Newspaper article Pittsburgh Post-Gazette (Pittsburgh, PA)

Expert Backs Officers' Actions in Jordan Miles Case

Newspaper article Pittsburgh Post-Gazette (Pittsburgh, PA)

Expert Backs Officers' Actions in Jordan Miles Case

Article excerpt

When Pittsburgh police saw Jordan Miles between two houses on a snowy night in Homewood in 2010, they had good reason to stop him, and did so, setting off a chain reaction in which the officers acted reasonably, a law enforcement expert testified at a civil trial Wednesday,

"It's 11 o'clock at night. It's 5 degrees out. He's up in the alley of a house where he doesn't live," said that expert, Joseph J. Stine, a former police inspector for Philadelphia, where he was in charge of training. "Had they not stopped him, they would be derelict in their duty."

He based those statements on the officers' accounts.

"If you accept Mr. Miles' version of what happened, would the police officers' actions be wrong?" asked U.S. District Chief Judge Gary Lancaster.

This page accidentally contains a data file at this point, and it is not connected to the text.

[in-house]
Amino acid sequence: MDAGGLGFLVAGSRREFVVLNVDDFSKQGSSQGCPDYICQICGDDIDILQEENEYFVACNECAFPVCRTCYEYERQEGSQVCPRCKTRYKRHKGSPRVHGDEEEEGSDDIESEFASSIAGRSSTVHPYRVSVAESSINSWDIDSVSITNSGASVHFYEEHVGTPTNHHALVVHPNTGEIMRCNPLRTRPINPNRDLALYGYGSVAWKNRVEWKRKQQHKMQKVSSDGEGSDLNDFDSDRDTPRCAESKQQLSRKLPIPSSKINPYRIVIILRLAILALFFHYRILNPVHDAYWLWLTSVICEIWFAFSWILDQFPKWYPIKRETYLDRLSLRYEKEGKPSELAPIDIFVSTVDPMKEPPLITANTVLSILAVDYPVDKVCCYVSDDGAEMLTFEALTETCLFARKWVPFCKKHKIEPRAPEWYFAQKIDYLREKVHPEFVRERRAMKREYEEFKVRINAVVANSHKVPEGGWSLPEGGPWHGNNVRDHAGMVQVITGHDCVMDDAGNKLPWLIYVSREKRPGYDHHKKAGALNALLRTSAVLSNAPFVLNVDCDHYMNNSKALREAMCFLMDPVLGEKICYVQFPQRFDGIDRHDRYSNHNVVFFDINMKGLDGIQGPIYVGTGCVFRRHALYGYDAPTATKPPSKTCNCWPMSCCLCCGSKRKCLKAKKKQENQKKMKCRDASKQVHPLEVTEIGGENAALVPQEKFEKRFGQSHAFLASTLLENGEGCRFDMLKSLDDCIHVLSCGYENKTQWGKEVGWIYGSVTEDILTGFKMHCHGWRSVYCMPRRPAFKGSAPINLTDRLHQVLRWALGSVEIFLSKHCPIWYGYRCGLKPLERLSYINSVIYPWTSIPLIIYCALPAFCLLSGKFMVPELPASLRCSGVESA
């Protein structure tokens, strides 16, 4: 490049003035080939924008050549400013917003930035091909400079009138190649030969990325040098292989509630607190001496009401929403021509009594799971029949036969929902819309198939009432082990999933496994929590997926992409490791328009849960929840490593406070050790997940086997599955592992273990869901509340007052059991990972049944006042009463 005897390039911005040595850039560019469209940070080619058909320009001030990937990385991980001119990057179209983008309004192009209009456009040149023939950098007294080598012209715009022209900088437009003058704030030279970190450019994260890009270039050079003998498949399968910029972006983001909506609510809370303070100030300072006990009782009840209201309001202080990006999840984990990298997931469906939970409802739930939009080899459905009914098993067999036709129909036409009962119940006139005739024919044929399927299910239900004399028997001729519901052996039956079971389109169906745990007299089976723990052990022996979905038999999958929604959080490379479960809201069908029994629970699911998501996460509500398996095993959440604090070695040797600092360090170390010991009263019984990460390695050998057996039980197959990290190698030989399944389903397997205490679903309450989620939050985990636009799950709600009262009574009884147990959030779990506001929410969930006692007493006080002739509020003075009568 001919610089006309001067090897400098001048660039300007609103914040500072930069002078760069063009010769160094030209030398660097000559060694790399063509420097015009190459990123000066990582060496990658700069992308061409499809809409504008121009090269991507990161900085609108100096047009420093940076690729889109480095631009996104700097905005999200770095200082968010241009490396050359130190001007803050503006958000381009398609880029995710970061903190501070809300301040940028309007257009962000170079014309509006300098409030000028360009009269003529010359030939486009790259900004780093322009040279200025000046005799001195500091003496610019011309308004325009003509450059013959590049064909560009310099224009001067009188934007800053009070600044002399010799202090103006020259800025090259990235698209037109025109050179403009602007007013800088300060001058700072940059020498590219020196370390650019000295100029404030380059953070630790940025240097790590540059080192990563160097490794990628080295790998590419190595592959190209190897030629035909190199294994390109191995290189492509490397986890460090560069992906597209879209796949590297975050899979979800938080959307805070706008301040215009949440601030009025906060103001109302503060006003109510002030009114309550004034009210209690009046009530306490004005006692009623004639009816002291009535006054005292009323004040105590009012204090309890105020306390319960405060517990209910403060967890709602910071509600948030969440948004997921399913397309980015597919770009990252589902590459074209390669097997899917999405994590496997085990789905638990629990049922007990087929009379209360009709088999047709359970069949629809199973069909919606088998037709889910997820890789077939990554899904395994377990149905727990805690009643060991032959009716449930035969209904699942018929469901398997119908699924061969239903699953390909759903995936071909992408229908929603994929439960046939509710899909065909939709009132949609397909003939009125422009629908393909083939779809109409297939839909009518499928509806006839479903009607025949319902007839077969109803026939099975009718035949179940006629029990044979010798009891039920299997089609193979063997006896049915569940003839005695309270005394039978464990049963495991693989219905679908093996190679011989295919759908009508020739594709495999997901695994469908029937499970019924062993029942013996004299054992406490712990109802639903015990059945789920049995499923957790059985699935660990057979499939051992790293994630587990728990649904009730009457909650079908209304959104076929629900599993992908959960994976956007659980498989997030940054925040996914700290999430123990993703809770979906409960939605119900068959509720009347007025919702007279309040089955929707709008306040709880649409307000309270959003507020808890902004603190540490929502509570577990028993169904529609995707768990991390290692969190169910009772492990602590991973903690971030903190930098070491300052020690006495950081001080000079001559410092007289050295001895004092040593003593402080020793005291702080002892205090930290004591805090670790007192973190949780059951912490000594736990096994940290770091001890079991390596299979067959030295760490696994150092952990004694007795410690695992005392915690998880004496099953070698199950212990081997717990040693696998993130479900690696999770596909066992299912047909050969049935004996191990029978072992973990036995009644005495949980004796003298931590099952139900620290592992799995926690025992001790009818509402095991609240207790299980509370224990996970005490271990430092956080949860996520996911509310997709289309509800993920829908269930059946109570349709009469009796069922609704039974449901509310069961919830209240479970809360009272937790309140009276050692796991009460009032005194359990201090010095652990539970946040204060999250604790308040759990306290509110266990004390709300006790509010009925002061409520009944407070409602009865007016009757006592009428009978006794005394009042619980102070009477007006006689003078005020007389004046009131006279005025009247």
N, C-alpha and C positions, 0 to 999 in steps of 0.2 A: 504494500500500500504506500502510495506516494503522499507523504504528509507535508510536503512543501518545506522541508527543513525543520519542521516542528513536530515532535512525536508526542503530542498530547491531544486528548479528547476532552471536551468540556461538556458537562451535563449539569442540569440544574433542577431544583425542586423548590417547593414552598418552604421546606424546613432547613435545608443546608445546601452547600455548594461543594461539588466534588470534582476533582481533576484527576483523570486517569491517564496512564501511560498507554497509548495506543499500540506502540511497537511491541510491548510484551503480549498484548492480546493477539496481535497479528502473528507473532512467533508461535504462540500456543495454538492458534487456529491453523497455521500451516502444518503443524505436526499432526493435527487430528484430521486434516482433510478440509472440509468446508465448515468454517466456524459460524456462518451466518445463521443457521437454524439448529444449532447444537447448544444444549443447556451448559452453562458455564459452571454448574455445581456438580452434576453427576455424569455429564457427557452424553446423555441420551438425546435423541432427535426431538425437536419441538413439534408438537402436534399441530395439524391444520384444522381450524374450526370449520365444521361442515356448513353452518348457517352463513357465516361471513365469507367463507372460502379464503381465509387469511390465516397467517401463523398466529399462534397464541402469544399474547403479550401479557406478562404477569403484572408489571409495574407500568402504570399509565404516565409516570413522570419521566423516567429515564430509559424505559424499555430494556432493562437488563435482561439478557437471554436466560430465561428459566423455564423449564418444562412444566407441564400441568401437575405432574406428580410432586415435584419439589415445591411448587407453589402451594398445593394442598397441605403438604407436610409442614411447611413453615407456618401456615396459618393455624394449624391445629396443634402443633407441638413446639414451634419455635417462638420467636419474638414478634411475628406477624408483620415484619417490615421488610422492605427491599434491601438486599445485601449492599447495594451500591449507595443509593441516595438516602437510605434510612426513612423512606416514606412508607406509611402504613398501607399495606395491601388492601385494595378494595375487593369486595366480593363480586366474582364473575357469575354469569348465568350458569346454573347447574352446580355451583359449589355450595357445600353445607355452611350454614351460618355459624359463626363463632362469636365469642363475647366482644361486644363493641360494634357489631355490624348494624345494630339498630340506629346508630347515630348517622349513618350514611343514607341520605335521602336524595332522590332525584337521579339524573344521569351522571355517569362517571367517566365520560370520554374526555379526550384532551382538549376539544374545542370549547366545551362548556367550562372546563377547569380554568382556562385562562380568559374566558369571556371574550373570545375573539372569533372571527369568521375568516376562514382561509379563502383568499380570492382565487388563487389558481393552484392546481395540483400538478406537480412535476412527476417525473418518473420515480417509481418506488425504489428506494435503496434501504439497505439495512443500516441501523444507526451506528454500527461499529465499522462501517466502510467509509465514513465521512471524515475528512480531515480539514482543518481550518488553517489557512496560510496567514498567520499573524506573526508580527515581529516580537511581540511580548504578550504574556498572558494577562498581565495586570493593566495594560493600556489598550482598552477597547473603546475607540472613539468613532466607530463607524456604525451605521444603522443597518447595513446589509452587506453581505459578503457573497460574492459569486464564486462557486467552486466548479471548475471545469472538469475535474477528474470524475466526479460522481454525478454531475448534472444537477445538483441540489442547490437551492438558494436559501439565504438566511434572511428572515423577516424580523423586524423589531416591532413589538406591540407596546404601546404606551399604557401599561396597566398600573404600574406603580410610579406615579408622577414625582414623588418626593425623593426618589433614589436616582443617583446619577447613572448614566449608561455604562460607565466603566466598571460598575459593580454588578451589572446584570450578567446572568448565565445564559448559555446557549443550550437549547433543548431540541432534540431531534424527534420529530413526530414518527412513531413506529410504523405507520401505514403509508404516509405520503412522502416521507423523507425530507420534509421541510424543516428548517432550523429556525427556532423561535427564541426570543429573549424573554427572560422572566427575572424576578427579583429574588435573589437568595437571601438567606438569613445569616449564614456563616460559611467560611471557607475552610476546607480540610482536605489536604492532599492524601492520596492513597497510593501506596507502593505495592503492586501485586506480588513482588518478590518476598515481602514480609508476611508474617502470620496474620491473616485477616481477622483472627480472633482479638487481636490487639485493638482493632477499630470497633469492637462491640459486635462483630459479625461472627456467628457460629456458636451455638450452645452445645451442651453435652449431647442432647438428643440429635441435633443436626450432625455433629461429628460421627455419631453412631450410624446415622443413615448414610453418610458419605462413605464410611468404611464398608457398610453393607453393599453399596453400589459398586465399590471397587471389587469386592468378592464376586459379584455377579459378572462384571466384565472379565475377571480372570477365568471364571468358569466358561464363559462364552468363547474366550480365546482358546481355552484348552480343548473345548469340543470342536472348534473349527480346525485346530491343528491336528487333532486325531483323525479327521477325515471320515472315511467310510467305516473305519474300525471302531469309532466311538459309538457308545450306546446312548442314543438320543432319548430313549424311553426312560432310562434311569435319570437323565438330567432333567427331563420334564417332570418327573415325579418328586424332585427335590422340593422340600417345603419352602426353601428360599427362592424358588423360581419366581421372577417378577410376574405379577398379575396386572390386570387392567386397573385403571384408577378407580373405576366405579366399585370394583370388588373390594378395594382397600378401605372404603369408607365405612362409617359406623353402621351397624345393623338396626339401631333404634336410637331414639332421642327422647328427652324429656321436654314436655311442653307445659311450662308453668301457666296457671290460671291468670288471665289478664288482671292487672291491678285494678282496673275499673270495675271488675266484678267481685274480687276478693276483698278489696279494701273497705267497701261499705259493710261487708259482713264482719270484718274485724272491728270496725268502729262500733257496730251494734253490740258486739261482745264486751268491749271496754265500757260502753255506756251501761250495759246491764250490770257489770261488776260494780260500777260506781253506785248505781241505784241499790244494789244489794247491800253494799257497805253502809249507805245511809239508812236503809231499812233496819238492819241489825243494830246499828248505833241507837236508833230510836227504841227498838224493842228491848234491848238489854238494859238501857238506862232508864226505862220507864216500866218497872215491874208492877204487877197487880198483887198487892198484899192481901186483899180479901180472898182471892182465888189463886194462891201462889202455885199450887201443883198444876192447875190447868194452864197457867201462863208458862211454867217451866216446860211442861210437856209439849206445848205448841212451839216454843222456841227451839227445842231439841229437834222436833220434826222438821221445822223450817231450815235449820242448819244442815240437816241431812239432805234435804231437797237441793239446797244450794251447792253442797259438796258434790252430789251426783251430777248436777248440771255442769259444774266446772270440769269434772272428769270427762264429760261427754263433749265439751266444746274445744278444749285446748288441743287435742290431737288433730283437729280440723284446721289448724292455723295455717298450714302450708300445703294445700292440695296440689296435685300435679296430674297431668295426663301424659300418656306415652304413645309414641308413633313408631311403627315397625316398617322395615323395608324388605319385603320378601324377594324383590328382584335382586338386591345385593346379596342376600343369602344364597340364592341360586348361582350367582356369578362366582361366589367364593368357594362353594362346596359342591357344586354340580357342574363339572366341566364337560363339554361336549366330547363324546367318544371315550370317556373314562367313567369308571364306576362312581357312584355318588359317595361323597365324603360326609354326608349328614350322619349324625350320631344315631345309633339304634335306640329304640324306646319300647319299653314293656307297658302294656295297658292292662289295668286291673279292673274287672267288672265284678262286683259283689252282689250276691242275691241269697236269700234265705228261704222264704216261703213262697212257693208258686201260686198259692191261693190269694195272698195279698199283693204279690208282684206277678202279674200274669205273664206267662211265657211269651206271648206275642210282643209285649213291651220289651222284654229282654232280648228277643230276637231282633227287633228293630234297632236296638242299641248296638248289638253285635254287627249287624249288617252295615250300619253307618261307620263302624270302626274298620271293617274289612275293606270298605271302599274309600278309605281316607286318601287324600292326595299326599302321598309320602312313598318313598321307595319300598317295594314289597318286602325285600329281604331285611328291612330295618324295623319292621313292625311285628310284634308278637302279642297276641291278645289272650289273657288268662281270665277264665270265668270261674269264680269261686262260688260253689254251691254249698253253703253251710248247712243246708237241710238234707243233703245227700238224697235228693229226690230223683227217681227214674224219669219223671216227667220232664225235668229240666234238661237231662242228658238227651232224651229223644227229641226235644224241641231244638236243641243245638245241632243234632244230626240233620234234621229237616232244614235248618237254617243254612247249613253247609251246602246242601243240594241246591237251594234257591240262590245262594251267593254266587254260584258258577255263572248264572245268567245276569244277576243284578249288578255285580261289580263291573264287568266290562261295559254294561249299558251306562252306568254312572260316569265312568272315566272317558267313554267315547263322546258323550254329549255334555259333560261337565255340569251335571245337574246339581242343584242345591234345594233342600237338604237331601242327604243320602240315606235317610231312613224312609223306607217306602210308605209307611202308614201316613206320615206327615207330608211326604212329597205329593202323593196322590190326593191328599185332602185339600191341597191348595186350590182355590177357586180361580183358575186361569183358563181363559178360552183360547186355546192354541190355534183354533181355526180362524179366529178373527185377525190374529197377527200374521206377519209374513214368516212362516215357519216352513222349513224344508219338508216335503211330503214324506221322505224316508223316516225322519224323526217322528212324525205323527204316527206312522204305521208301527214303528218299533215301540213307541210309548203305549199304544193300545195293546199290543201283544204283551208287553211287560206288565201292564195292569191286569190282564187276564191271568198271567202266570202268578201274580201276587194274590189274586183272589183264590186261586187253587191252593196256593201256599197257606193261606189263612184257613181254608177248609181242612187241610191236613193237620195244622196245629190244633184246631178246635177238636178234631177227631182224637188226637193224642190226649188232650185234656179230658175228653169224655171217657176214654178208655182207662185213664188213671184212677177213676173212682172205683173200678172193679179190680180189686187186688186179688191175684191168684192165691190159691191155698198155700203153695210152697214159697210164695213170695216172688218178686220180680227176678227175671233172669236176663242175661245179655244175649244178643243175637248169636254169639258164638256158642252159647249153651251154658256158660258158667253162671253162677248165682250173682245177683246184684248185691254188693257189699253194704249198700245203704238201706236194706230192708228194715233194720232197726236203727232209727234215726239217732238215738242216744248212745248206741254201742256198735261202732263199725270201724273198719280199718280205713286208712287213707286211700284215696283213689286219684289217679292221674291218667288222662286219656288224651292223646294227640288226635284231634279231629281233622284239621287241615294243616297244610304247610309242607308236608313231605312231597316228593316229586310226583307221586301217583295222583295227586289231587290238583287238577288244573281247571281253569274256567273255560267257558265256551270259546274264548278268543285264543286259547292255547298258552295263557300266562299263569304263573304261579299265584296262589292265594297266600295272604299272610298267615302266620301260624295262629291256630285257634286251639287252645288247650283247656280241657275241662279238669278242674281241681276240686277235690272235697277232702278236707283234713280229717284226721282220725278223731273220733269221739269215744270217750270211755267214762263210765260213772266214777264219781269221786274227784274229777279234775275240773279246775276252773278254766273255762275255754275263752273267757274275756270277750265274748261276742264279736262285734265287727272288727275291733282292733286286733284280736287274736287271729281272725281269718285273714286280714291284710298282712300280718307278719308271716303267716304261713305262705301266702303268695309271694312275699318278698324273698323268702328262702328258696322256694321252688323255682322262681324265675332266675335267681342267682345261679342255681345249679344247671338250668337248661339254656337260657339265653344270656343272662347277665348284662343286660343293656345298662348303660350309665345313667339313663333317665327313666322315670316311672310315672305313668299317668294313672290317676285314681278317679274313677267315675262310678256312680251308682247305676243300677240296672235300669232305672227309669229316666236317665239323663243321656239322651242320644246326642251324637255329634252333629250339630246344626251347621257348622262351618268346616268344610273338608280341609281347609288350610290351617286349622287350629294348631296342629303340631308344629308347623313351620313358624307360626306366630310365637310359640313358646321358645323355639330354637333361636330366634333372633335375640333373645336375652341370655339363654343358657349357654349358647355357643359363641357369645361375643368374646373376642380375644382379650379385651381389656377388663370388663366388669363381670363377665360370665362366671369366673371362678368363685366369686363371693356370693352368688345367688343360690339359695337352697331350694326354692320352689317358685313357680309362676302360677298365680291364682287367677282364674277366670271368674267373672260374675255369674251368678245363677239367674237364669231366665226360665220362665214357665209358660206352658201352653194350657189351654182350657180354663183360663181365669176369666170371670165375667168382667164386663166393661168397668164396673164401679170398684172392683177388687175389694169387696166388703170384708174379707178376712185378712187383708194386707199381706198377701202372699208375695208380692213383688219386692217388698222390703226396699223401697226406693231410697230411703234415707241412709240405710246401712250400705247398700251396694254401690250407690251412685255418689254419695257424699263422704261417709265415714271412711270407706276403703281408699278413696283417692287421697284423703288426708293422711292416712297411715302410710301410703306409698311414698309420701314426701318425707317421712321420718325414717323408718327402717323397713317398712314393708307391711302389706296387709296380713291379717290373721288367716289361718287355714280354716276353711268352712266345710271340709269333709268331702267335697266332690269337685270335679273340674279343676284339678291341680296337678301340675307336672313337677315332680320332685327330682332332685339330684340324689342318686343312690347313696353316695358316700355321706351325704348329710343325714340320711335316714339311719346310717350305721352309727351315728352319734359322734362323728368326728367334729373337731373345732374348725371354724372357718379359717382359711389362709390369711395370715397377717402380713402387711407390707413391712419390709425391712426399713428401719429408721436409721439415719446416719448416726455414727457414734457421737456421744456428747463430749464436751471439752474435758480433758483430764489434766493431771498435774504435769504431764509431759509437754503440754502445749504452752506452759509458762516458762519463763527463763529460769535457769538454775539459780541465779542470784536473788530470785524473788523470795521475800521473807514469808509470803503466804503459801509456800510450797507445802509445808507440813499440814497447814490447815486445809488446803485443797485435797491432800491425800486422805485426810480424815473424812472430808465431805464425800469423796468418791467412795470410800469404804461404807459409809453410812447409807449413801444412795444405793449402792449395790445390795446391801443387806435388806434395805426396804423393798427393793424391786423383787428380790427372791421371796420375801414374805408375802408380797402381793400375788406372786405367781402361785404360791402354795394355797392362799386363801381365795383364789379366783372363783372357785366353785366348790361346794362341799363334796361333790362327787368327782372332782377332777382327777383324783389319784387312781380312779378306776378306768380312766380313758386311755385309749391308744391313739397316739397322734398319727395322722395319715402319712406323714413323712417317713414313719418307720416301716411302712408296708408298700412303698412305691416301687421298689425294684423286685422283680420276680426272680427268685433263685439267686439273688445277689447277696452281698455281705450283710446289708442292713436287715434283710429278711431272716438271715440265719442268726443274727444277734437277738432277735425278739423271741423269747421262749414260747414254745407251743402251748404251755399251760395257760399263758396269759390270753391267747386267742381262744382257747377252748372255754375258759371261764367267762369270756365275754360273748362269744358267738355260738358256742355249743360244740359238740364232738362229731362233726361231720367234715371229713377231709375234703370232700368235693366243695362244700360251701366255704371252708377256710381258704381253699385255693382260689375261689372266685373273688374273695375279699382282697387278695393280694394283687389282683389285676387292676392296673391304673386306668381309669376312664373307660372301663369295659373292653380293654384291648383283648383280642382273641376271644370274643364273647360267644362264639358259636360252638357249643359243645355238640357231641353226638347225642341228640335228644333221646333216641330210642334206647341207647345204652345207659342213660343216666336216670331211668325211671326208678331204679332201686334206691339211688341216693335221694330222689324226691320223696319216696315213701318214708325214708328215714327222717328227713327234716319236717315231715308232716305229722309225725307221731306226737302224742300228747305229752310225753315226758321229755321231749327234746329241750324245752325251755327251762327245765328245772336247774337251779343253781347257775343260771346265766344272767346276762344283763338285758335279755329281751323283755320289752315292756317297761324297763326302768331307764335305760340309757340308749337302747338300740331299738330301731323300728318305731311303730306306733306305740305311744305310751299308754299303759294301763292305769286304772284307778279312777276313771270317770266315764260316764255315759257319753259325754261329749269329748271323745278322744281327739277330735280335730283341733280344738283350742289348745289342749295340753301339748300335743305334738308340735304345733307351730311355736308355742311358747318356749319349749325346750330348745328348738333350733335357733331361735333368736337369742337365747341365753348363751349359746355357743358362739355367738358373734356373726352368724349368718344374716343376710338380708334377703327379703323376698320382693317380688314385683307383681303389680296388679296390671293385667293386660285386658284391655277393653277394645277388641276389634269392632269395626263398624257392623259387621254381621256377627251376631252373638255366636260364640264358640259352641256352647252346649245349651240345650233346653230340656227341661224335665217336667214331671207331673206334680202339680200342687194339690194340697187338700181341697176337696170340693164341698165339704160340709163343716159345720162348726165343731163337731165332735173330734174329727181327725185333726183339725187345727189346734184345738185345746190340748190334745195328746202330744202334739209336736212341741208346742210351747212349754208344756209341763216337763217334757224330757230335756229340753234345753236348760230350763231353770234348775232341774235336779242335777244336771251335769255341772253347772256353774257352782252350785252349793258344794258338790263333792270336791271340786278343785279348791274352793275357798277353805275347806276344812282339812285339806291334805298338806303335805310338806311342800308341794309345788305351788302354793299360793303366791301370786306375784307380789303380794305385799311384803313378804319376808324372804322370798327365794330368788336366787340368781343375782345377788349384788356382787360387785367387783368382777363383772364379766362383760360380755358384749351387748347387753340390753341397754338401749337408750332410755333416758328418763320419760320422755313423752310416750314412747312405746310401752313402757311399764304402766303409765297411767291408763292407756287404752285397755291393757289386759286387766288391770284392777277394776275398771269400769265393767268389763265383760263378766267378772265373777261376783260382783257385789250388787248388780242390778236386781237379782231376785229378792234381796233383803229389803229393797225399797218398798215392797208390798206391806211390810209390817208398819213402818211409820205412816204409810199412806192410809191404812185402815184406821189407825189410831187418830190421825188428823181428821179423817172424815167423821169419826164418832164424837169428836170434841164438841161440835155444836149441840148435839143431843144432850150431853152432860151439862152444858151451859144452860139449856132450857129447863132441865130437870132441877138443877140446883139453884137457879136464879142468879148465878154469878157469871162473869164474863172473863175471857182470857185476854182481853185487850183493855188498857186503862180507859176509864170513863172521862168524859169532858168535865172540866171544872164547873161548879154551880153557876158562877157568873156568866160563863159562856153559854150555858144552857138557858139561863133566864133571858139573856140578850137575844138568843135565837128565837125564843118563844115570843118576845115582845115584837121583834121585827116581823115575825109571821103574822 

"Yes," Mr. Stine said.

Mr. Stine closed out the defense's case in the three-week trial. Closing arguments are set to start this morning, and a verdict is possible by week's end.

Legally, that would resolve the question of whether officers Richard Ewing, Michael Saldutte and David Sisak were wrong when they stopped Mr. Miles, arrested him, used force to subdue him and charged him with crimes.

Mr. Miles has said he was walking from his mother's house to his grandmother's when an unmarked car pulled up and three men jumped out, chased him and beat him before and after handcuffing him. He said he later learned they were police.

Responding to questions by defense attorney Robert Leight, Mr. Stine undermined every pillar of Mr. Miles' account.

Not identifying themselves as police "would be contrary to every concept of officer safety that exists," Mr. Stine said. "They had their badges out. They showed their badges. They said, 'Police.' "

When Mr. Miles revealed that the house he was near was not his own, the officers had reason to stop him, and he lost the right to walk or run away, Mr. Stine said. The sight of a bulge in his jacket pocket gave them the right to frisk him, he said.

Mr. Miles' team has noted that the then-18-year-old viola player weighed 150 pounds, and the officers are trained fighters who totaled more than 600 pounds.

"It's much easier to resist being arrested than it is to apply the force necessary" to overcome resistance, Mr. …

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